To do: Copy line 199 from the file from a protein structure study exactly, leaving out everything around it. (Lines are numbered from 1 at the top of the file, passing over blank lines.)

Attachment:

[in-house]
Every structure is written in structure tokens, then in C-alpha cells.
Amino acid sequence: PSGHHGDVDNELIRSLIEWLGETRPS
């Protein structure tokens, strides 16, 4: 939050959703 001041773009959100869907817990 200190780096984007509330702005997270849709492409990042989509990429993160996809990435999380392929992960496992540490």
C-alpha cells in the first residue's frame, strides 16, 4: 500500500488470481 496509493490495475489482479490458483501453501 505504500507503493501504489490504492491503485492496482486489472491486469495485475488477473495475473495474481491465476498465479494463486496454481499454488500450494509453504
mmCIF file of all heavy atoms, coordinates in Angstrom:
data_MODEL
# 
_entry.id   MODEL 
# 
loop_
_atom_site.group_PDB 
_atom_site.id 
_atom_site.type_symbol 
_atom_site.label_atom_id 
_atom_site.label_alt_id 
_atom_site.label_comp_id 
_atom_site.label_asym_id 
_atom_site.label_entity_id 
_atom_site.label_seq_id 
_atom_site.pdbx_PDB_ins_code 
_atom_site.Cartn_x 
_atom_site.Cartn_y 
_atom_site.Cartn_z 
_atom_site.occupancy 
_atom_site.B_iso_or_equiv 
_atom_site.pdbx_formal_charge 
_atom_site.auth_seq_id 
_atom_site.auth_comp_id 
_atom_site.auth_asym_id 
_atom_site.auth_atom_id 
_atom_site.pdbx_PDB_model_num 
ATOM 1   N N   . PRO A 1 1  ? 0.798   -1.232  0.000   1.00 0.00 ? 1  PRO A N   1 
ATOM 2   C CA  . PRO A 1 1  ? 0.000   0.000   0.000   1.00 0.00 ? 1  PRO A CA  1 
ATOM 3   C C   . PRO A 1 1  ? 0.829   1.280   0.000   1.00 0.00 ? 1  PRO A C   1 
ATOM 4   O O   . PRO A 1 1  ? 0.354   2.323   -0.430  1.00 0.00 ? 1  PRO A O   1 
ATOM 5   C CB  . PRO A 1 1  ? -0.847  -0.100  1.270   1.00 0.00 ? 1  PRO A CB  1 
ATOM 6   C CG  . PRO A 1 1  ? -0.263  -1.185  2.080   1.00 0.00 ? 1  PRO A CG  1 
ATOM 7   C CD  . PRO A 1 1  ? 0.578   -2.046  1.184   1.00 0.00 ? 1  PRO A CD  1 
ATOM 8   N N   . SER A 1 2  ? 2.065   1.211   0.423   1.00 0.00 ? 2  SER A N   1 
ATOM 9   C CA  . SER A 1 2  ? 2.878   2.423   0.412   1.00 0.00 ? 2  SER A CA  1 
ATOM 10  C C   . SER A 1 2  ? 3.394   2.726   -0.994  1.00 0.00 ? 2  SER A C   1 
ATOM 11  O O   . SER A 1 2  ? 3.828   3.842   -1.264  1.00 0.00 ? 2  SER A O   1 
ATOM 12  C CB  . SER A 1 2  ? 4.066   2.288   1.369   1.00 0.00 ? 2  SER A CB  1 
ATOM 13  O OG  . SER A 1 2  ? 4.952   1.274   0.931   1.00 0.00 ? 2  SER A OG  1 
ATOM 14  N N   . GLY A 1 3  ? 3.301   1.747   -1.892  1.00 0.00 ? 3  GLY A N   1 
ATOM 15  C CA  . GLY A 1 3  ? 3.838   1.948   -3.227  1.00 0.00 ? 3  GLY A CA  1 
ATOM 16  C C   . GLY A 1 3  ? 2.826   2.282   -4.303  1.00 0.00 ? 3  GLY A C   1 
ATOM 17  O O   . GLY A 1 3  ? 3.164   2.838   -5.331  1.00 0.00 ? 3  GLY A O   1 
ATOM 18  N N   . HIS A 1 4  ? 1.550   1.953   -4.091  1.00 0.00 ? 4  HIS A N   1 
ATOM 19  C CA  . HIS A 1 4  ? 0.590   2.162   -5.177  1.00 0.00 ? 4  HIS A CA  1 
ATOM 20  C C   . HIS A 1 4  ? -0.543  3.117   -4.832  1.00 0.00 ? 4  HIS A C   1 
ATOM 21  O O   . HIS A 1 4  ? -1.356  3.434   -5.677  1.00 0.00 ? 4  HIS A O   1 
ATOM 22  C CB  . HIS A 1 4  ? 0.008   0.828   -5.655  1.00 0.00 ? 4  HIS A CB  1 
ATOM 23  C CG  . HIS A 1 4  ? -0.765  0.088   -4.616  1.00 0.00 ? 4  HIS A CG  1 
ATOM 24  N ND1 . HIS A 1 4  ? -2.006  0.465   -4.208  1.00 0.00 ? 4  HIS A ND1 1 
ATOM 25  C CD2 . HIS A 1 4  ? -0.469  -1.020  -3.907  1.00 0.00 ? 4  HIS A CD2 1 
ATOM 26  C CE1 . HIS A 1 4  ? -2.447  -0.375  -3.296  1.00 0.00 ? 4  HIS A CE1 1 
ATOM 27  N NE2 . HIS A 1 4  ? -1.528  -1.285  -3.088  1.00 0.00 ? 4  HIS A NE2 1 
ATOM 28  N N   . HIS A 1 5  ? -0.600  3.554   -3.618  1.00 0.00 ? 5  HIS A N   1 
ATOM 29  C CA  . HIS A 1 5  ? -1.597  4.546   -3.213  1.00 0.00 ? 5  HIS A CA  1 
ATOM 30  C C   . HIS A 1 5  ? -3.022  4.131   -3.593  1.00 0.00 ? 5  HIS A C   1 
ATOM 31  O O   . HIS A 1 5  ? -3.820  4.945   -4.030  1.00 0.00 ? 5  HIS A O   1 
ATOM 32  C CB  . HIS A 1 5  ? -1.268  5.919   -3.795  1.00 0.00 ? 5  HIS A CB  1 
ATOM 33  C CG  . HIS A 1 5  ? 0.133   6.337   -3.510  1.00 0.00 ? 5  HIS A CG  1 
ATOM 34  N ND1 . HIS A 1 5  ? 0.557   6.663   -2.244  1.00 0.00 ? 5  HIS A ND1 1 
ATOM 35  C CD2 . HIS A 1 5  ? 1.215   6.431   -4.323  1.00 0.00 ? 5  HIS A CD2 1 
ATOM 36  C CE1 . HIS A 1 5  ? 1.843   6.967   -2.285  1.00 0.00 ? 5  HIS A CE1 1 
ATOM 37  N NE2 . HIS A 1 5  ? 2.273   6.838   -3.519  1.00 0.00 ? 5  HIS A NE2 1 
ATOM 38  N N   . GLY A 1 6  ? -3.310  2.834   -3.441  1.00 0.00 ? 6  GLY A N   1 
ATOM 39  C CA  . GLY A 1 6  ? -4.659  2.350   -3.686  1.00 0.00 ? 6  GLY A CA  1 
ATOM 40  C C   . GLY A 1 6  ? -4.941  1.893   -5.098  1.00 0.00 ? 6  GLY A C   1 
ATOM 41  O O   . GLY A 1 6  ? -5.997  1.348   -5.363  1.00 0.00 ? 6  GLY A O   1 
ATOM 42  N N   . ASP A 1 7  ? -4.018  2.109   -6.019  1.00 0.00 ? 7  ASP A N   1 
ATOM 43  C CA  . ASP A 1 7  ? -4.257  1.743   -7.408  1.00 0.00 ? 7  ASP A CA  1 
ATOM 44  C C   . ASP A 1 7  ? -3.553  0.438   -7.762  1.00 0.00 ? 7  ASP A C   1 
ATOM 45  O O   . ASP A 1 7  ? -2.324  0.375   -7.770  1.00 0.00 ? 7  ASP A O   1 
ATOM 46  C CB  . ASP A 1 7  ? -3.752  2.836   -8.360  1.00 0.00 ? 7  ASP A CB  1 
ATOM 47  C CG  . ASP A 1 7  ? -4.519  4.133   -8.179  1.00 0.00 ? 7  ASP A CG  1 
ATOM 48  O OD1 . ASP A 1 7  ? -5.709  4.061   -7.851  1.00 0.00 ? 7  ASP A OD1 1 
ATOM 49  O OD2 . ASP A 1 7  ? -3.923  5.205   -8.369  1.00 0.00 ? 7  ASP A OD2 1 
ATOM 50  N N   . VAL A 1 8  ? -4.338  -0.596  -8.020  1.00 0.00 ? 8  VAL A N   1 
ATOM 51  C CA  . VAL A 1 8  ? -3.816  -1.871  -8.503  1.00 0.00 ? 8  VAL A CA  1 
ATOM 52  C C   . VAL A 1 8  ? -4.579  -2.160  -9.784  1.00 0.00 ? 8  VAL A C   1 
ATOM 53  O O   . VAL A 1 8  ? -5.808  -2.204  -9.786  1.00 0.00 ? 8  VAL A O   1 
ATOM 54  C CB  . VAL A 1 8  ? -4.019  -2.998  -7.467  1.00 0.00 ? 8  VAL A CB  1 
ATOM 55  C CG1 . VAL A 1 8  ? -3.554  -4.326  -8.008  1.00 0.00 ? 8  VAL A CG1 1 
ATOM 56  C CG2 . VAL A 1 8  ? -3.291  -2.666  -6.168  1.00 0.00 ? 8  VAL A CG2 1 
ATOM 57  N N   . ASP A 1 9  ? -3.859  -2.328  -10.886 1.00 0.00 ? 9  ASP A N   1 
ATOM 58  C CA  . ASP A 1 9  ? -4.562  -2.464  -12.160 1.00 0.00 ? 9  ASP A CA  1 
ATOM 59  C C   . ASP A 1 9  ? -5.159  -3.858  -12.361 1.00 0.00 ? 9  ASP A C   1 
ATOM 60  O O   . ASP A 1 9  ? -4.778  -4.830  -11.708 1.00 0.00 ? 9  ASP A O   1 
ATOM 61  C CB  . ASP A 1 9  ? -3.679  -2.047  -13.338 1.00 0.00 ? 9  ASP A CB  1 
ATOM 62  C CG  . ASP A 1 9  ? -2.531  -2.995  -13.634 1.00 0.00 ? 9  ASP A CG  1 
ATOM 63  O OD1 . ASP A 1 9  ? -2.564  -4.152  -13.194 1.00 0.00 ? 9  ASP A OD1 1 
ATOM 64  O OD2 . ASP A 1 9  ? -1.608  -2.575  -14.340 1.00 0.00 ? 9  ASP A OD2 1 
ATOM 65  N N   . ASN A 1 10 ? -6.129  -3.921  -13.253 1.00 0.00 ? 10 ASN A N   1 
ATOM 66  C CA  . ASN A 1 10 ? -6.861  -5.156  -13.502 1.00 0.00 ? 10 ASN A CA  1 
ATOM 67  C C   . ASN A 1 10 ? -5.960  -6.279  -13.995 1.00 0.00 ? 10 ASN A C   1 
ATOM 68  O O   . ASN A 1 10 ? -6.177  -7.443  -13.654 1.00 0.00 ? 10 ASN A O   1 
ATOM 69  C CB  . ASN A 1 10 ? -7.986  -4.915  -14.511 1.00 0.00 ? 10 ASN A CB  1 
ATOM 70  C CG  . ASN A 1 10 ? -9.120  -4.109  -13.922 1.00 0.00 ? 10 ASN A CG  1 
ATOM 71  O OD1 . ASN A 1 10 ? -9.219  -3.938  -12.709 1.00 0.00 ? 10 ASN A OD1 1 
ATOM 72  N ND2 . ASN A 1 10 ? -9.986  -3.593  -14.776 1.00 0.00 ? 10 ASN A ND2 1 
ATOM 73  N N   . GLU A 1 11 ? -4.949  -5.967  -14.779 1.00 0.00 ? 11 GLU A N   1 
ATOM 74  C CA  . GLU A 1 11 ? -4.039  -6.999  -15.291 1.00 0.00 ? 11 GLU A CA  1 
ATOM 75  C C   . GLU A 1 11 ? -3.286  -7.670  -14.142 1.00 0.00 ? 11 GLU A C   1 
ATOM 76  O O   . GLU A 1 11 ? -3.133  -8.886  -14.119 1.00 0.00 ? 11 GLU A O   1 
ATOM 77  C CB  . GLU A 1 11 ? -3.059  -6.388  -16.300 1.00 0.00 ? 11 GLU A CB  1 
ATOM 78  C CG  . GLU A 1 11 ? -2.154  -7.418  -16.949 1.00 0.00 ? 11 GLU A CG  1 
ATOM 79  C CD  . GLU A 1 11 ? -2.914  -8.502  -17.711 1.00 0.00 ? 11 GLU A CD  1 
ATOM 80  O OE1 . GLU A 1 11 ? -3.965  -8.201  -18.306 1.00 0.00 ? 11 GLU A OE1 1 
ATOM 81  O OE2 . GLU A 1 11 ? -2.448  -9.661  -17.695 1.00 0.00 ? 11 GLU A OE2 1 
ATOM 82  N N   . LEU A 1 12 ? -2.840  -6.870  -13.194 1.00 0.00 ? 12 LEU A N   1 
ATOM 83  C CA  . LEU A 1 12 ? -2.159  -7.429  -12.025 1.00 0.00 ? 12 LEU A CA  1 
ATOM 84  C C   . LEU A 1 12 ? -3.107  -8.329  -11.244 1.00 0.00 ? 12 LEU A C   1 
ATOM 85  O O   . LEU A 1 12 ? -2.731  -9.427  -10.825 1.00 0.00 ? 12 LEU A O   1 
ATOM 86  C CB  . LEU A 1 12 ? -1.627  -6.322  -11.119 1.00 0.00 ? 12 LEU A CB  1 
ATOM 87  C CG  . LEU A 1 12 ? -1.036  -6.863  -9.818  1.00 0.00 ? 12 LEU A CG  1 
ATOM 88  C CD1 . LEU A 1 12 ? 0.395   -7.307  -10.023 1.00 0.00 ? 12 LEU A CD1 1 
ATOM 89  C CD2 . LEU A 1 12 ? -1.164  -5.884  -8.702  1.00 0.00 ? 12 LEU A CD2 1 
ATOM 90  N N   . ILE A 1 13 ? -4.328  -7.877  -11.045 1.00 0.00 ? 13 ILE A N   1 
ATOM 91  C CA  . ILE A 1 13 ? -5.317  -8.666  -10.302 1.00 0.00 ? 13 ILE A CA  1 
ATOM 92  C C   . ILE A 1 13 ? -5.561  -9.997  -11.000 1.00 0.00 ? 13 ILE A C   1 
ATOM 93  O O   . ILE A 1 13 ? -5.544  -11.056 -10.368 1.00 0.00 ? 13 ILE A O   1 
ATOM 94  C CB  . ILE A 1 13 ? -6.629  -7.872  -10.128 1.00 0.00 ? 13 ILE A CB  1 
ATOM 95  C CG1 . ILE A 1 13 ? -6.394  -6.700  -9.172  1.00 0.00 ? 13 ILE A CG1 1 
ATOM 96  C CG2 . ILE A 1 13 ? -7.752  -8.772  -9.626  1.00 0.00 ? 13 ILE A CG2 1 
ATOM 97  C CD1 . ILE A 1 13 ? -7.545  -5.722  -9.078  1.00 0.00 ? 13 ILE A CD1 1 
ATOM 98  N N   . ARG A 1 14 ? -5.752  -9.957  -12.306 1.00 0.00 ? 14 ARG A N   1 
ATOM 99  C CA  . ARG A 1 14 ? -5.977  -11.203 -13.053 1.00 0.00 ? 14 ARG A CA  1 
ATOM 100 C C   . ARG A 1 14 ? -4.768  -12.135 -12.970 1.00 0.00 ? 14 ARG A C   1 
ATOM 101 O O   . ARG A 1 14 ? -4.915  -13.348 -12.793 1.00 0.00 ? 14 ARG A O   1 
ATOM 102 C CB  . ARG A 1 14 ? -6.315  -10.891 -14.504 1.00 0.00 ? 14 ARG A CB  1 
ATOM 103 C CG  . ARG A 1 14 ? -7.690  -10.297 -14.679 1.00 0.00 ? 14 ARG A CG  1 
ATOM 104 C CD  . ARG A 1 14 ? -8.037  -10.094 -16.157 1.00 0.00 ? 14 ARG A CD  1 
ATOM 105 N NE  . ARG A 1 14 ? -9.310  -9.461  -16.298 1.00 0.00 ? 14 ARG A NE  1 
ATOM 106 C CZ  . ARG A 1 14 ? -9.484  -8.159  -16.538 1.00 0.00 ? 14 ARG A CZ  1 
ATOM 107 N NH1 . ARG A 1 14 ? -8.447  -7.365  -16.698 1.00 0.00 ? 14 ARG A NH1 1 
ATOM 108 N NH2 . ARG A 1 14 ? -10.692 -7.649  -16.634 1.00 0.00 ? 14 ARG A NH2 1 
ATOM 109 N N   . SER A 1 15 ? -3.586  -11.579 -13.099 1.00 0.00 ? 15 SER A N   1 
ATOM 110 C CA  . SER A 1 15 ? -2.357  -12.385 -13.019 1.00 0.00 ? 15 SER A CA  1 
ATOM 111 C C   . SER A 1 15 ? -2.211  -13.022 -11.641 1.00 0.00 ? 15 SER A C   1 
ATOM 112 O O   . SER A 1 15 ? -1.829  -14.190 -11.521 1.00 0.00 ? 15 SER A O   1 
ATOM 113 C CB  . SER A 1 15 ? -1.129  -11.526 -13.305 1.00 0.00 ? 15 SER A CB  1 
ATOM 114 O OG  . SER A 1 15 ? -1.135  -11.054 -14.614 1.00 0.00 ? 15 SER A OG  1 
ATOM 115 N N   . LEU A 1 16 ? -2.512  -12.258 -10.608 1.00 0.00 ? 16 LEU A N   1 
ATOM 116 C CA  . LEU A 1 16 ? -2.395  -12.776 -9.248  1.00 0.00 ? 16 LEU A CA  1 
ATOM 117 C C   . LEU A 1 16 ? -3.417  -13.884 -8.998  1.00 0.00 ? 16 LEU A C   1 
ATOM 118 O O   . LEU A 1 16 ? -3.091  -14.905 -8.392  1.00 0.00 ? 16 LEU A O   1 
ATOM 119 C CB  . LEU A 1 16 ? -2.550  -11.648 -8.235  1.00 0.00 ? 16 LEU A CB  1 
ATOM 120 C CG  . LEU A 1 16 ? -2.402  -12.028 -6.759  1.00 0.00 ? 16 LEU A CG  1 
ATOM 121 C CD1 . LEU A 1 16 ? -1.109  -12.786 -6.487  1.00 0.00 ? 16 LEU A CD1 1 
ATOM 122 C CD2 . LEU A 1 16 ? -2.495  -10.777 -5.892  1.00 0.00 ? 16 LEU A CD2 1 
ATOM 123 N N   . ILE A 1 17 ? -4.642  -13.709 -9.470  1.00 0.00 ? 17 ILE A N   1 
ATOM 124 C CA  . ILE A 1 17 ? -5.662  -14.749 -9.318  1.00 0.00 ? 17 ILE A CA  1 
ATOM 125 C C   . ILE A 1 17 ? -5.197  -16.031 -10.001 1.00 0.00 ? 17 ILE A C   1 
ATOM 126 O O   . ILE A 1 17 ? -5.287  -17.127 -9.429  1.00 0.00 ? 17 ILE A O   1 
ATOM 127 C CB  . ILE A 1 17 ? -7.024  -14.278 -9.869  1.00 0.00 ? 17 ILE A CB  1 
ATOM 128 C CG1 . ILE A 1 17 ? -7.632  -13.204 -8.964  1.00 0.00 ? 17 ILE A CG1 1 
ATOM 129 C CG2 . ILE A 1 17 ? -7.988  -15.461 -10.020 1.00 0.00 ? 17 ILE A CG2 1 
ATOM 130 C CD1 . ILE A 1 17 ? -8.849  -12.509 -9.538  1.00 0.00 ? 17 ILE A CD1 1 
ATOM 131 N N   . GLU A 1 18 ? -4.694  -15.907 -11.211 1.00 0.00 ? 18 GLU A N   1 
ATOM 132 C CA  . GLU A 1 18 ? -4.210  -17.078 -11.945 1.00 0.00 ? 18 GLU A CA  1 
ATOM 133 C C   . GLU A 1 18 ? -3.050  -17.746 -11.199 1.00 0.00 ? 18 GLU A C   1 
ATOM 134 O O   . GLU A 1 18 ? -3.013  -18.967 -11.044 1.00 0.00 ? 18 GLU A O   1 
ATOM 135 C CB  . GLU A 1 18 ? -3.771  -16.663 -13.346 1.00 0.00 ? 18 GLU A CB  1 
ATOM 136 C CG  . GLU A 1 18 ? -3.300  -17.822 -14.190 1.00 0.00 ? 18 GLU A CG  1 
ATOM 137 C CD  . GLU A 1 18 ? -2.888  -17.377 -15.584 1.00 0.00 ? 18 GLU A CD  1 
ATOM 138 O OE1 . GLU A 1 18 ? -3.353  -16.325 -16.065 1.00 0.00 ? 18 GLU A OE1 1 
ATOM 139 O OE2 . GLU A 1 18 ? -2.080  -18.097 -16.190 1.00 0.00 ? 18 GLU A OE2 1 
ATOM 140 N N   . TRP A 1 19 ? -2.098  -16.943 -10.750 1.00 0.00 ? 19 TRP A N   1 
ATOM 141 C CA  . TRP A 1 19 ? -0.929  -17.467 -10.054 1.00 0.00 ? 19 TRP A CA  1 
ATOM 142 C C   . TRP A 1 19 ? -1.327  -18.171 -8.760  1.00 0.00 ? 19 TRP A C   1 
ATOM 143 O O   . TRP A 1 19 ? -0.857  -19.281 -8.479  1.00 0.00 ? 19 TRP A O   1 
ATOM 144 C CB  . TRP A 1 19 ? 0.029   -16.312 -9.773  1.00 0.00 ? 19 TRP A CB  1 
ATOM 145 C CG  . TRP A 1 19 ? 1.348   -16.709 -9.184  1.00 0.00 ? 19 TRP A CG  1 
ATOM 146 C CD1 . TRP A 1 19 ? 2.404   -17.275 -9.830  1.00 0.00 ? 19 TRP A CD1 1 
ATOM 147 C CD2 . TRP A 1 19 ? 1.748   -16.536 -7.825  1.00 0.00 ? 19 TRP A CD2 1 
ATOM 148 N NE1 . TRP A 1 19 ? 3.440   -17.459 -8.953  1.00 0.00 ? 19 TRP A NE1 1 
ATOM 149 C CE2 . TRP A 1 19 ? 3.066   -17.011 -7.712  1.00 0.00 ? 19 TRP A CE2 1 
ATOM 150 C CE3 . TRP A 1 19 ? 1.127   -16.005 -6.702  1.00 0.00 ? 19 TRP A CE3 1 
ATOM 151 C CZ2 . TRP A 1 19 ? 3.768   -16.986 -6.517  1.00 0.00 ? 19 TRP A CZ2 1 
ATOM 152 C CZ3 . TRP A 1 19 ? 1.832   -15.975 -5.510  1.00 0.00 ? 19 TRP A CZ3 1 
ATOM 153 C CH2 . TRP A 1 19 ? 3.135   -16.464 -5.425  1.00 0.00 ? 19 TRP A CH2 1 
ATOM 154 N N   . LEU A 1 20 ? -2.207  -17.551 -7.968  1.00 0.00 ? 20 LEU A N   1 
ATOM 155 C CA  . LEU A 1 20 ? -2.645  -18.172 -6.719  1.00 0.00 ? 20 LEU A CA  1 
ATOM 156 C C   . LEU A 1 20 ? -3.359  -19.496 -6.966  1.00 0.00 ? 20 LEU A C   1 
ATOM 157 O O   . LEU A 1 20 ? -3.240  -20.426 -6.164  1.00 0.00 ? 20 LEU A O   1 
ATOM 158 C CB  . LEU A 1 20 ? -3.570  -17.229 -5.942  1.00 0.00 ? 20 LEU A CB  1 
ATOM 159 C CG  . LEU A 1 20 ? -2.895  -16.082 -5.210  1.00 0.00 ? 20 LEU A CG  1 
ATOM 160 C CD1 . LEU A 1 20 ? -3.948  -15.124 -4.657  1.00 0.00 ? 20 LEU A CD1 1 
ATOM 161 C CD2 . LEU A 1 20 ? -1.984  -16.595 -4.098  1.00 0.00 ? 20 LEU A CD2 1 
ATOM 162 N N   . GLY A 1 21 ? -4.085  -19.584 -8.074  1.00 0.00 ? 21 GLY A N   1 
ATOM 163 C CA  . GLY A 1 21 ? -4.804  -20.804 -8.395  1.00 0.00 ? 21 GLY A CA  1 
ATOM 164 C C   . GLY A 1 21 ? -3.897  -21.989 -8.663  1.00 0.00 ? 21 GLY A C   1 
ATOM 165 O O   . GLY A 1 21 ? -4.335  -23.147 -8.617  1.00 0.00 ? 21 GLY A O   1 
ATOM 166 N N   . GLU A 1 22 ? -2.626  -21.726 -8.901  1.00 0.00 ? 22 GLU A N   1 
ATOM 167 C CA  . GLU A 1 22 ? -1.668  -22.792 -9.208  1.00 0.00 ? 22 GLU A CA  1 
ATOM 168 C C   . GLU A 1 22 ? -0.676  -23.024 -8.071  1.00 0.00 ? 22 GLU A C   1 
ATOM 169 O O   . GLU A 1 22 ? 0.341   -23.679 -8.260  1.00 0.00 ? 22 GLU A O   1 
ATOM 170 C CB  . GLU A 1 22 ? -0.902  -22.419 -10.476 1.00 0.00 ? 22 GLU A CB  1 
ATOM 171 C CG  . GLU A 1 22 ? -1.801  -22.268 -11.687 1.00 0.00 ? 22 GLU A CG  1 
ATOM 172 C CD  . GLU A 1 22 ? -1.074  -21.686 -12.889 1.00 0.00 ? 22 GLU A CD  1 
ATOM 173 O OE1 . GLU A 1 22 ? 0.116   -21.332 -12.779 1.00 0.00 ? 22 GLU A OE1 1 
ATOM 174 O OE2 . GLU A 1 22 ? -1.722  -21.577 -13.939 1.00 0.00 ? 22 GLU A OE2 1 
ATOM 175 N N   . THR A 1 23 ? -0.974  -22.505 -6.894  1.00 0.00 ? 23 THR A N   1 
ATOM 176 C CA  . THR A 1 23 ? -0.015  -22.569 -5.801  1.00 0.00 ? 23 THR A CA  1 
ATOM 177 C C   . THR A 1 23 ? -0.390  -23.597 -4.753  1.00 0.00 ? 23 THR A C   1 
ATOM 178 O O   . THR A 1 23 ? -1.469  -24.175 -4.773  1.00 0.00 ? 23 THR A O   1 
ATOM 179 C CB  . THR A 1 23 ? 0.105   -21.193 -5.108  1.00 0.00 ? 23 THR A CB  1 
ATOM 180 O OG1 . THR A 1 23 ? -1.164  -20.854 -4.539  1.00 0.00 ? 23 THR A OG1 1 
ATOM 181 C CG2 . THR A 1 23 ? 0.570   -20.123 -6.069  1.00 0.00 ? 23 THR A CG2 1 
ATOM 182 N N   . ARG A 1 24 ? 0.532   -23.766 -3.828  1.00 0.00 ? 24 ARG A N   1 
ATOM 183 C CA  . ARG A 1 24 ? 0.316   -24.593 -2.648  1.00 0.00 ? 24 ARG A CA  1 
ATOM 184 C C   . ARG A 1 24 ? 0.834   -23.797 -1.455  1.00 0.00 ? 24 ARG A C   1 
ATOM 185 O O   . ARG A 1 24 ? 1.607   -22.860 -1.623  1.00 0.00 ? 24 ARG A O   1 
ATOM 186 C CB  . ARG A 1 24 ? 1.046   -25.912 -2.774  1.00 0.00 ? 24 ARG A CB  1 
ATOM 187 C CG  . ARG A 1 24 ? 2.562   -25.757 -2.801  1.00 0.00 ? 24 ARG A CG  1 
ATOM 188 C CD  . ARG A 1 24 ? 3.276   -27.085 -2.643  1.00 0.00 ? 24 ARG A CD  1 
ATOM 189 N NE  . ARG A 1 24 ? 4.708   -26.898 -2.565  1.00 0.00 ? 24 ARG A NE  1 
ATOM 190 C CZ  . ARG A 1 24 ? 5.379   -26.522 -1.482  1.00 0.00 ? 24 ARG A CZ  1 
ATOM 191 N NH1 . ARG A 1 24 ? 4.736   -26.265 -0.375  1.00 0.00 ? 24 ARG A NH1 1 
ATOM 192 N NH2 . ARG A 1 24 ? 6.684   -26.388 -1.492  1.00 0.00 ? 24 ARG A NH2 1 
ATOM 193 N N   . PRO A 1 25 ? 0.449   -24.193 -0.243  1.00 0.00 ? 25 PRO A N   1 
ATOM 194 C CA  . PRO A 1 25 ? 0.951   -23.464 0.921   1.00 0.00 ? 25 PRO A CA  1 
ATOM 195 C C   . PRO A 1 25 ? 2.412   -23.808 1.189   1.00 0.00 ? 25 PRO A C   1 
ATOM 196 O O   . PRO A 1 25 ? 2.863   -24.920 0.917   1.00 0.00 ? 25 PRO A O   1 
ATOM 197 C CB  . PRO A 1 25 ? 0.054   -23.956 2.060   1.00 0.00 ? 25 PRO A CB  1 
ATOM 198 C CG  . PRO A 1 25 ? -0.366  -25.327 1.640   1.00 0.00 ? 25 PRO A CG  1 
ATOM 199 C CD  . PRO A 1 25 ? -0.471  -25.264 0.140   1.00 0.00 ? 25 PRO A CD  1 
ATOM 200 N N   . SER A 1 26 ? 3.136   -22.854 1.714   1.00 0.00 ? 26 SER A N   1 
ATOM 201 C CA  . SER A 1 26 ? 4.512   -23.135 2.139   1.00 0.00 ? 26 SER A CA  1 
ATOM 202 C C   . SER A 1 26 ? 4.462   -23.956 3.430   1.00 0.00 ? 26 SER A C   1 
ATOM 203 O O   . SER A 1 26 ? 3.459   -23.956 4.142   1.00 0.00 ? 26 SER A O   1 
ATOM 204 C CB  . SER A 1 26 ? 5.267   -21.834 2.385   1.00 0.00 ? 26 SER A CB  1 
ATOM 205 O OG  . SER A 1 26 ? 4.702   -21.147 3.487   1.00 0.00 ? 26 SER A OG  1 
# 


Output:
ATOM 167 C CA  . GLU A 1 22 ? -1.668  -22.792 -9.208  1.00 0.00 ? 22 GLU A CA  1 